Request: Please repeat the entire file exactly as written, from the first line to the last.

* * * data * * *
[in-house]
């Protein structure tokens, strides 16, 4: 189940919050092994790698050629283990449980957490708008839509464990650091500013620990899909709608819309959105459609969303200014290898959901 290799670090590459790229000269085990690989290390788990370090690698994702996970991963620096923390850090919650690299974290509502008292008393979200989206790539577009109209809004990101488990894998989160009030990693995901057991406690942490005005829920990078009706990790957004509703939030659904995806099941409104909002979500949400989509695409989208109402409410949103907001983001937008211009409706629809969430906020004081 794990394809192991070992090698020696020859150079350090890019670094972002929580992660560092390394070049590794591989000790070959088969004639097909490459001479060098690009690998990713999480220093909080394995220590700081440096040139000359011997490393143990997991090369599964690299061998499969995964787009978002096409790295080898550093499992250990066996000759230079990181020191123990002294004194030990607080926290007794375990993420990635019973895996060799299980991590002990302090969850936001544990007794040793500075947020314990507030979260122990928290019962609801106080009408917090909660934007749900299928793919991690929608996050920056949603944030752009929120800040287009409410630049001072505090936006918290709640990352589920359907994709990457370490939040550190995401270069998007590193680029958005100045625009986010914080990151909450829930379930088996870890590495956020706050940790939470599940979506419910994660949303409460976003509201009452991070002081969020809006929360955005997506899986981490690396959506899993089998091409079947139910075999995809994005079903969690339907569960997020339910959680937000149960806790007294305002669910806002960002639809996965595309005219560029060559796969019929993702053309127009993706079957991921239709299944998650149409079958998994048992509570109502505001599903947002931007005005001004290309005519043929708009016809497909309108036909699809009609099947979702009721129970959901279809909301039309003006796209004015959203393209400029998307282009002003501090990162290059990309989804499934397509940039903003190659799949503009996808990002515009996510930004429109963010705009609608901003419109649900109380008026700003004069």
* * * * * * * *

[in-house]
């Protein structure tokens, strides 16, 4: 189940919050092994790698050629283990449980957490708008839509464990650091500013620990899909709608819309959105459609969303200014290898959901 290799670090590459790229000269085990690989290390788990370090690698994702996970991963620096923390850090919650690299974290509502008292008393979200989206790539577009109209809004990101488990894998989160009030990693995901057991406690942490005005829920990078009706990790957004509703939030659904995806099941409104909002979500949400989509695409989208109402409410949103907001983001937008211009409706629809969430906020004081 794990394809192991070992090698020696020859150079350090890019670094972002929580992660560092390394070049590794591989000790070959088969004639097909490459001479060098690009690998990713999480220093909080394995220590700081440096040139000359011997490393143990997991090369599964690299061998499969995964787009978002096409790295080898550093499992250990066996000759230079990181020191123990002294004194030990607080926290007794375990993420990635019973895996060799299980991590002990302090969850936001544990007794040793500075947020314990507030979260122990928290019962609801106080009408917090909660934007749900299928793919991690929608996050920056949603944030752009929120800040287009409410630049001072505090936006918290709640990352589920359907994709990457370490939040550190995401270069998007590193680029958005100045625009986010914080990151909450829930379930088996870890590495956020706050940790939470599940979506419910994660949303409460976003509201009452991070002081969020809006929360955005997506899986981490690396959506899993089998091409079947139910075999995809994005079903969690339907569960997020339910959680937000149960806790007294305002669910806002960002639809996965595309005219560029060559796969019929993702053309127009993706079957991921239709299944998650149409079958998994048992509570109502505001599903947002931007005005001004290309005519043929708009016809497909309108036909699809009609099947979702009721129970959901279809909301039309003006796209004015959203393209400029998307282009002003501090990162290059990309989804499934397509940039903003190659799949503009996808990002515009996510930004429109963010705009609608901003419109649900109380008026700003004069």